Pessimism about the economy is growing, a U.S. poll shows.
Americans are becoming more pessimistic about the economy, more concerned about inflation — and now more concerned about the job market.
Fifty-two percent of American adults say they are financially worse off than they were a year ago, according to a survey conducted this month for The New York Times by the online research platform Momentary† That was up from 41 percent in April and was by far the highest share in the five years of the survey. Just 14 percent of Americans said they were better off than they were a year ago, the worst in the survey’s history.
The dour mood is also reflected in other studies. The University of Michigan consumer confidence index this month reached the lowest level in its 70-year history. Another measure of consumer confidence, from the conference councilhas also fallen, albeit less drastically.
It’s no mystery what’s driving the bleak consumer outlook: prices rising at the fastest pace in a generation. According to the Momentive poll, more than nine in 10 Americans say they are concerned about inflation, including 70 percent who say they are “very concerned,” compared to 63 percent in April.
Inflation has emerged as a major political challenge for President Biden and Congressional Democrats. Only 31 percent of Americans said they approved of Mr Biden’s approach to inflation; support was muted, even among Democrats, only 58 percent of whom said they approved of Mr Biden’s approach, and only 15 percent of them “strong.”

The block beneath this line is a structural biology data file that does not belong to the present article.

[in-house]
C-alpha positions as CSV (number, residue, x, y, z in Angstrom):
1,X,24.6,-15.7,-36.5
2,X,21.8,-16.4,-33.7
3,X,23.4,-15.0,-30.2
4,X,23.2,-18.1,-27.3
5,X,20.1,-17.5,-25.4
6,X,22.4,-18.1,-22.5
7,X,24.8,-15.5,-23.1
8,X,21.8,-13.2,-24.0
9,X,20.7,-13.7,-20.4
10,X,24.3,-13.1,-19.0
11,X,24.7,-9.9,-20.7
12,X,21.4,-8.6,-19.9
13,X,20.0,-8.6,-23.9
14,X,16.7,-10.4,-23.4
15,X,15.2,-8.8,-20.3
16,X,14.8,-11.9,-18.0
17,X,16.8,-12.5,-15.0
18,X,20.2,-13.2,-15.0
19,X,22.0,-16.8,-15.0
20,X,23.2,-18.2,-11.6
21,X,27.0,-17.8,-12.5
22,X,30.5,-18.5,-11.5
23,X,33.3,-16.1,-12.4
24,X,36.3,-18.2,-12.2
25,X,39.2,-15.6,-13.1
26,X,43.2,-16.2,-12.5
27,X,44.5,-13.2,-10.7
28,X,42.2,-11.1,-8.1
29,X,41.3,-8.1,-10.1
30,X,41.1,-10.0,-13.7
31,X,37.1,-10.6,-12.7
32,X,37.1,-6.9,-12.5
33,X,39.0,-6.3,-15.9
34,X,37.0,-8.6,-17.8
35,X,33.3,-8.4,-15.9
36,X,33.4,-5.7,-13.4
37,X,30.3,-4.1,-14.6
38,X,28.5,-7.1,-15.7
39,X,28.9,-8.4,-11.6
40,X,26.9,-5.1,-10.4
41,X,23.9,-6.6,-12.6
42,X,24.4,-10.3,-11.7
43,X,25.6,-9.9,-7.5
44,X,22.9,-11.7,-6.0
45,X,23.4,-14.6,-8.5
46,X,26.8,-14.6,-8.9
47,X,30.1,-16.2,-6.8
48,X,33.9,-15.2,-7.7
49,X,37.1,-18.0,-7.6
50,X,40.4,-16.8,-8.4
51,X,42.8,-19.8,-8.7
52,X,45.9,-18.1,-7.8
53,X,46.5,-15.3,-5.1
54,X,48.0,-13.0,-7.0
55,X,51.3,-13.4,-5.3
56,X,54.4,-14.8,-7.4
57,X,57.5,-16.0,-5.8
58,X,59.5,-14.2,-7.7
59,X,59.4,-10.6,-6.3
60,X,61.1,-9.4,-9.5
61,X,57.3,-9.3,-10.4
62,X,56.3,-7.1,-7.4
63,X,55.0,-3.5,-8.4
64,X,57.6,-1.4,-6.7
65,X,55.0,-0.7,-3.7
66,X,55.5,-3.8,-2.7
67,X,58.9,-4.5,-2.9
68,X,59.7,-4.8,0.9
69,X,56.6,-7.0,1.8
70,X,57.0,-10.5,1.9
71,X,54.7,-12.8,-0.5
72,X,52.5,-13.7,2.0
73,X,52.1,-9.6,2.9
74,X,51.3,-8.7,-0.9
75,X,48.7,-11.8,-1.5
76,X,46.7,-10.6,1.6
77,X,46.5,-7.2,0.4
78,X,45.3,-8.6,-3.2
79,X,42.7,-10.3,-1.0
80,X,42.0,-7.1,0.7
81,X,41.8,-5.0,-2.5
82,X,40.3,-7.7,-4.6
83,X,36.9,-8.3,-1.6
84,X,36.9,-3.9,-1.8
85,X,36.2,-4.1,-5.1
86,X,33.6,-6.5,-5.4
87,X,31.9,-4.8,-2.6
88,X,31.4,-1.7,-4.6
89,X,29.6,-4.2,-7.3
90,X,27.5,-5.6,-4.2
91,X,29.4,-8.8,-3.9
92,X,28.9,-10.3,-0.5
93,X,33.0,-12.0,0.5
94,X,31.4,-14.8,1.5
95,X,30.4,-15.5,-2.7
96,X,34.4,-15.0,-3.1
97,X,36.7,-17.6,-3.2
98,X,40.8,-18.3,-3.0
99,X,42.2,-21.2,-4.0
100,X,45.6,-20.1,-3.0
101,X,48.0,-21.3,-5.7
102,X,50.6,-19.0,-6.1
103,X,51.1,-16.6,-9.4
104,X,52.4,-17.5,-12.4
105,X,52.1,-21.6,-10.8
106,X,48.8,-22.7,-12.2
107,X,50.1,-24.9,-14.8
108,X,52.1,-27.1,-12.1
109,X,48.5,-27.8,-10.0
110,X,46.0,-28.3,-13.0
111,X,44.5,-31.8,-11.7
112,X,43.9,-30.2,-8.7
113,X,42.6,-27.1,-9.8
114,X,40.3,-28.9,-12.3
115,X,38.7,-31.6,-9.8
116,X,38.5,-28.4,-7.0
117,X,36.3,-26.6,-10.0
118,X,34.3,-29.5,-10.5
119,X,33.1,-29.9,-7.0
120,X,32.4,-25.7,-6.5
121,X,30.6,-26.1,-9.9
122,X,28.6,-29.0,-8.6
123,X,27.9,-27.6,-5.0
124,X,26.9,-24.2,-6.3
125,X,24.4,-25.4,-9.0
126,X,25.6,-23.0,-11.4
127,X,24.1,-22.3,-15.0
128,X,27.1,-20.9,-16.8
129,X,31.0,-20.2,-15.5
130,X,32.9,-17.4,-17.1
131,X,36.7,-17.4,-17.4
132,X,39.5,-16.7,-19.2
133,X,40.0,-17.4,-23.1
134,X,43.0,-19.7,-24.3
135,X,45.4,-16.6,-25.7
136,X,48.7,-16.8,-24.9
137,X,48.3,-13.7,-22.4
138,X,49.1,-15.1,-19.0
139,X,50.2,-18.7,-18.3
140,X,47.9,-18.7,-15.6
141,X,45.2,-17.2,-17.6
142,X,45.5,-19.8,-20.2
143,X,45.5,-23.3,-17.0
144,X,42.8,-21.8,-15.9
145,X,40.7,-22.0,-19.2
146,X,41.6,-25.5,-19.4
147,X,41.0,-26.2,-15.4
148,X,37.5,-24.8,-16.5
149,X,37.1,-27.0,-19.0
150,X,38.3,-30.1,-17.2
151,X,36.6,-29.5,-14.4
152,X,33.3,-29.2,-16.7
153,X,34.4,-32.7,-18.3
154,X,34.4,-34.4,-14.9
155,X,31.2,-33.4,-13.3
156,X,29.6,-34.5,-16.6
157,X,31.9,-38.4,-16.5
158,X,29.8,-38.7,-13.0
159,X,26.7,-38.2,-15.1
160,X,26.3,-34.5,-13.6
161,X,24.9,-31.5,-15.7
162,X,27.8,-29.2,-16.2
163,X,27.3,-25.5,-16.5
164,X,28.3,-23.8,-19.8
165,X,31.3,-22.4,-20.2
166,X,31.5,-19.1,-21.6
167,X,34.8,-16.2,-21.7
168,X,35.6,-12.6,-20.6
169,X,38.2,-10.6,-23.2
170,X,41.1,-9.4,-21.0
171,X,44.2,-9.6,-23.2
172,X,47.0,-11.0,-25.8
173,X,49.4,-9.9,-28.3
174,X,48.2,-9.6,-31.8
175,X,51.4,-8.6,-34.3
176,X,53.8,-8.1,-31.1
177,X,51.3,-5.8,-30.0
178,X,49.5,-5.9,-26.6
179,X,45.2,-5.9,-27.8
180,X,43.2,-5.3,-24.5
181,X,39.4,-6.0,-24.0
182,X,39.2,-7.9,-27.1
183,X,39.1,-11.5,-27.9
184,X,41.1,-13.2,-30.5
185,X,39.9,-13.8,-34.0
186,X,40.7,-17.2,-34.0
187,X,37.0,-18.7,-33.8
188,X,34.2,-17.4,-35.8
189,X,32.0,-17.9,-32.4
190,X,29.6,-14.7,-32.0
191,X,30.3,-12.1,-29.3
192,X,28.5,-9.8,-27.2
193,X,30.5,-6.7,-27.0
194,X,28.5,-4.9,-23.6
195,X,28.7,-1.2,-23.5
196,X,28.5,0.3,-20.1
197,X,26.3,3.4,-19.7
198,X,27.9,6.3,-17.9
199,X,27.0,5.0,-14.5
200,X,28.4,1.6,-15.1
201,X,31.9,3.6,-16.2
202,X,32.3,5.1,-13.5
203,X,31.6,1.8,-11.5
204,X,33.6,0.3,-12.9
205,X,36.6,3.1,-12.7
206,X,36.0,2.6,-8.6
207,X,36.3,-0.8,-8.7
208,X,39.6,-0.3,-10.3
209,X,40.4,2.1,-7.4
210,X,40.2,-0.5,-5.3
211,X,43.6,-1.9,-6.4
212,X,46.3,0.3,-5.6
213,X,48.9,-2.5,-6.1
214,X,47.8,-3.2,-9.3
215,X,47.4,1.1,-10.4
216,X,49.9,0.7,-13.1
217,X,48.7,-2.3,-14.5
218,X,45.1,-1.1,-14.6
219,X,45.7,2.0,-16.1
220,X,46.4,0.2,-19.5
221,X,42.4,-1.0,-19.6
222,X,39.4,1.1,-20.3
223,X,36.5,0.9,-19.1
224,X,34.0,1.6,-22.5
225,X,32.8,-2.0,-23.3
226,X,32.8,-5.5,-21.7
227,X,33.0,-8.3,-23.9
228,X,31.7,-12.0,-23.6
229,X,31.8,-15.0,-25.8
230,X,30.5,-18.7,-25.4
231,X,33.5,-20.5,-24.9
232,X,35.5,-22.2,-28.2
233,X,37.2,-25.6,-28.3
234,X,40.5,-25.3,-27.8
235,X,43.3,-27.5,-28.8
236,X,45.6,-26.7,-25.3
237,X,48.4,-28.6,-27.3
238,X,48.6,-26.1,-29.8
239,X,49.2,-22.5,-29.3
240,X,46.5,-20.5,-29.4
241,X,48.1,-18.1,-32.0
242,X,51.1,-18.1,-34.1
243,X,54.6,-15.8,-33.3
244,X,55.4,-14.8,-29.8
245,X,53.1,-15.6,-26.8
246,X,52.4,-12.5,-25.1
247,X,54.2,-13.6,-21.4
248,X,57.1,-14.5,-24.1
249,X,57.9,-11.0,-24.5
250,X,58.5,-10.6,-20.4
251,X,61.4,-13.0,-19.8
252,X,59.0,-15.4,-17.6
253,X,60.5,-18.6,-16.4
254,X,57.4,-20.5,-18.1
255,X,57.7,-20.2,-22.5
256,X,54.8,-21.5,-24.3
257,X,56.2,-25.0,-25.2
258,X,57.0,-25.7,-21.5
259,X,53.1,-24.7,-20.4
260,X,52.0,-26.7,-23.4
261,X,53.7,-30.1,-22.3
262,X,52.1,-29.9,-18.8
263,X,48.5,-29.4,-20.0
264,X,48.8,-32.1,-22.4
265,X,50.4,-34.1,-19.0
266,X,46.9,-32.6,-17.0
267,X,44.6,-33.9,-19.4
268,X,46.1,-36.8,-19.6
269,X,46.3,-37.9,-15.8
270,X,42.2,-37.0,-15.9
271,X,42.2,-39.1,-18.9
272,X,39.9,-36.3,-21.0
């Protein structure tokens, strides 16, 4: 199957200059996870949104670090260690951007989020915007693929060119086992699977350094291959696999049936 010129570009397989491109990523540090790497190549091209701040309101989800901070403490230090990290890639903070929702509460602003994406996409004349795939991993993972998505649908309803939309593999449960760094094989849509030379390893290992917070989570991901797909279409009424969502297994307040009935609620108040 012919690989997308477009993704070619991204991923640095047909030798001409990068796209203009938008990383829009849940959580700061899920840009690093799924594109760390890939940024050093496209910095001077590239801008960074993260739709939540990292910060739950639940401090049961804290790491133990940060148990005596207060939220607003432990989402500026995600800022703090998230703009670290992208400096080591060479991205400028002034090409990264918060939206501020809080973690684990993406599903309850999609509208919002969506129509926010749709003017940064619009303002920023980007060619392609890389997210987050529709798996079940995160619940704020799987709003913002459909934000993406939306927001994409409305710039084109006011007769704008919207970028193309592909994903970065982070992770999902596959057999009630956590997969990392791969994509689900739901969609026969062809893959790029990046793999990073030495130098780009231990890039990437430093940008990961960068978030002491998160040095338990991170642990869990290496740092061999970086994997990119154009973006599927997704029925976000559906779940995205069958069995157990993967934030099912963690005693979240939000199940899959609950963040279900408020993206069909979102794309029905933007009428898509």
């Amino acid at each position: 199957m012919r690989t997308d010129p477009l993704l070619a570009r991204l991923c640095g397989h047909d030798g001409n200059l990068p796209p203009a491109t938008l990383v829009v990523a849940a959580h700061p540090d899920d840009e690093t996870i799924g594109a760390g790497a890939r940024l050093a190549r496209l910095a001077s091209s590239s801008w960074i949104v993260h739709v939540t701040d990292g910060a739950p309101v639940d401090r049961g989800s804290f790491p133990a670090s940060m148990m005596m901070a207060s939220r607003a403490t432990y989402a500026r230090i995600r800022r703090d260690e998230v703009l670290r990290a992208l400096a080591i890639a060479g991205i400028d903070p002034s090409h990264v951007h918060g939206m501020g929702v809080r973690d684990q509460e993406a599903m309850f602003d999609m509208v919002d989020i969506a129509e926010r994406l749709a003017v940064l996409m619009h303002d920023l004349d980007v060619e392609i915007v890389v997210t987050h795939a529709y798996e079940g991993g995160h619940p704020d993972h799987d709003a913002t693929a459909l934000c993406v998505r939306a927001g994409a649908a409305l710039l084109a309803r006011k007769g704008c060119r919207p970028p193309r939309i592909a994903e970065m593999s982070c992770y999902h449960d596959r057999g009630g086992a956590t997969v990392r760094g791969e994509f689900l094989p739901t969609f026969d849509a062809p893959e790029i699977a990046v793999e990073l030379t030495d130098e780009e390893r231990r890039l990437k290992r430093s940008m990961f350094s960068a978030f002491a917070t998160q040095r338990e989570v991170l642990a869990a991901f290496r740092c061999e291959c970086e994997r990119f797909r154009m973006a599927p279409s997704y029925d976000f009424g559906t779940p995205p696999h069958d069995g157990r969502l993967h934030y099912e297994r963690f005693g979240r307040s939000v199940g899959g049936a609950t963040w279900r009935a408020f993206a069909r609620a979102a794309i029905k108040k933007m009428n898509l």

Survey respondents were equally critical of the Federal Reserve’s approach, which has begun aggressively raising interest rates in an effort to curb inflation. Only 30 percent of Americans said they approve of the Fed’s handling of the issue.
Until recently, inflation concerns were offset, at least to some extent, by a strong labor market, which allowed workers to push for higher wages and benefits. But there are hints that can change. 47 percent of adults in June said they thought it was a good time to look for a job, up from 60 percent in April. And nearly half of respondents said they thought the US economy was in recession.
About the survey: The data in this article comes from an online survey of 5,342 adults conducted by the polling agency Momentive from June 13 to June 19. The company randomly selected respondents from the more than two million people who each take surveys on its platform. day. Responses were weighted to match the demographic profile of the United States population. The survey has a modeled estimate of error (similar to a margin of error in a standard telephone poll) of plus or minus 2 percentage points, so differences less than that amount are not statistically significant.